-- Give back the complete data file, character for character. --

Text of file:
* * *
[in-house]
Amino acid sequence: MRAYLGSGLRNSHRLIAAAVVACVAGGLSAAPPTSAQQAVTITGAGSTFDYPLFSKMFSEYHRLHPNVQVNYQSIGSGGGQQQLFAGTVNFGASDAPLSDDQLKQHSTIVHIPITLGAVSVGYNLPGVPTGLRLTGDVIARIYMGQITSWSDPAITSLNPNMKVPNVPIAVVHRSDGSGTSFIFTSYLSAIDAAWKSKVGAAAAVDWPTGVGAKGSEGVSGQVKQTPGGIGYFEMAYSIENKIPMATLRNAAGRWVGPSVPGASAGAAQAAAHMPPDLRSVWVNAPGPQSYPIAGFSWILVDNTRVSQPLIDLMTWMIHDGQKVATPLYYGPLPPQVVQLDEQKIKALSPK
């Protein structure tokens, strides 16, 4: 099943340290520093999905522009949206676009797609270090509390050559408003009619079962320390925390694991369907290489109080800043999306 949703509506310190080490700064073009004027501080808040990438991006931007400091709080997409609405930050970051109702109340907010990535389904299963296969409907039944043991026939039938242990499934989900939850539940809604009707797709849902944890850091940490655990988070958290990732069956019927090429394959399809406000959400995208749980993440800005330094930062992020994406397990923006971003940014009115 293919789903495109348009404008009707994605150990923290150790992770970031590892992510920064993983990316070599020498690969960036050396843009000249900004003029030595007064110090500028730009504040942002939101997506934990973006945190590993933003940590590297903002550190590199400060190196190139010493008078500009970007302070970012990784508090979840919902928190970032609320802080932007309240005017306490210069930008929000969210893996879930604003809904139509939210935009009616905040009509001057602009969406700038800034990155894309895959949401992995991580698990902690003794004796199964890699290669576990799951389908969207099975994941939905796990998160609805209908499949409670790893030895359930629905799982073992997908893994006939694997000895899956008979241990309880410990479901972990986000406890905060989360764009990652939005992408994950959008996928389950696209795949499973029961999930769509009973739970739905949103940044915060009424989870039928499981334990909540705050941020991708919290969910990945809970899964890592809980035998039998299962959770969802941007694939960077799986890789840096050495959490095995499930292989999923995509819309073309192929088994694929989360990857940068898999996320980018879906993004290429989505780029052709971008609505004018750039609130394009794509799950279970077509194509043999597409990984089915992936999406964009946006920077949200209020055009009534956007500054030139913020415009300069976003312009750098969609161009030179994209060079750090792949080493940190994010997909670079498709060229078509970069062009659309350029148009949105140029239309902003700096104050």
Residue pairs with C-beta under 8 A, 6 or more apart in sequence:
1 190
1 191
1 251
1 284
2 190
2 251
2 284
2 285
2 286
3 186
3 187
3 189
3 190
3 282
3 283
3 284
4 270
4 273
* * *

[in-house]
Amino acid sequence: MRAYLGSGLRNSHRLIAAAVVACVAGGLSAAPPTSAQQAVTITGAGSTFDYPLFSKMFSEYHRLHPNVQVNYQSIGSGGGQQQLFAGTVNFGASDAPLSDDQLKQHSTIVHIPITLGAVSVGYNLPGVPTGLRLTGDVIARIYMGQITSWSDPAITSLNPNMKVPNVPIAVVHRSDGSGTSFIFTSYLSAIDAAWKSKVGAAAAVDWPTGVGAKGSEGVSGQVKQTPGGIGYFEMAYSIENKIPMATLRNAAGRWVGPSVPGASAGAAQAAAHMPPDLRSVWVNAPGPQSYPIAGFSWILVDNTRVSQPLIDLMTWMIHDGQKVATPLYYGPLPPQVVQLDEQKIKALSPK
């Protein structure tokens, strides 16, 4: 099943340290520093999905522009949206676009797609270090509390050559408003009619079962320390925390694991369907290489109080800043999306 949703509506310190080490700064073009004027501080808040990438991006931007400091709080997409609405930050970051109702109340907010990535389904299963296969409907039944043991026939039938242990499934989900939850539940809604009707797709849902944890850091940490655990988070958290990732069956019927090429394959399809406000959400995208749980993440800005330094930062992020994406397990923006971003940014009115 293919789903495109348009404008009707994605150990923290150790992770970031590892992510920064993983990316070599020498690969960036050396843009000249900004003029030595007064110090500028730009504040942002939101997506934990973006945190590993933003940590590297903002550190590199400060190196190139010493008078500009970007302070970012990784508090979840919902928190970032609320802080932007309240005017306490210069930008929000969210893996879930604003809904139509939210935009009616905040009509001057602009969406700038800034990155894309895959949401992995991580698990902690003794004796199964890699290669576990799951389908969207099975994941939905796990998160609805209908499949409670790893030895359930629905799982073992997908893994006939694997000895899956008979241990309880410990479901972990986000406890905060989360764009990652939005992408994950959008996928389950696209795949499973029961999930769509009973739970739905949103940044915060009424989870039928499981334990909540705050941020991708919290969910990945809970899964890592809980035998039998299962959770969802941007694939960077799986890789840096050495959490095995499930292989999923995509819309073309192929088994694929989360990857940068898999996320980018879906993004290429989505780029052709971008609505004018750039609130394009794509799950279970077509194509043999597409990984089915992936999406964009946006920077949200209020055009009534956007500054030139913020415009300069976003312009750098969609161009030179994209060079750090792949080493940190994010997909670079498709060229078509970069062009659309350029148009949105140029239309902003700096104050």
Residue pairs with C-beta under 8 A, 6 or more apart in sequence:
1 190
1 191
1 251
1 284
2 190
2 251
2 284
2 285
2 286
3 186
3 187
3 189
3 190
3 282
3 283
3 284
4 270
4 273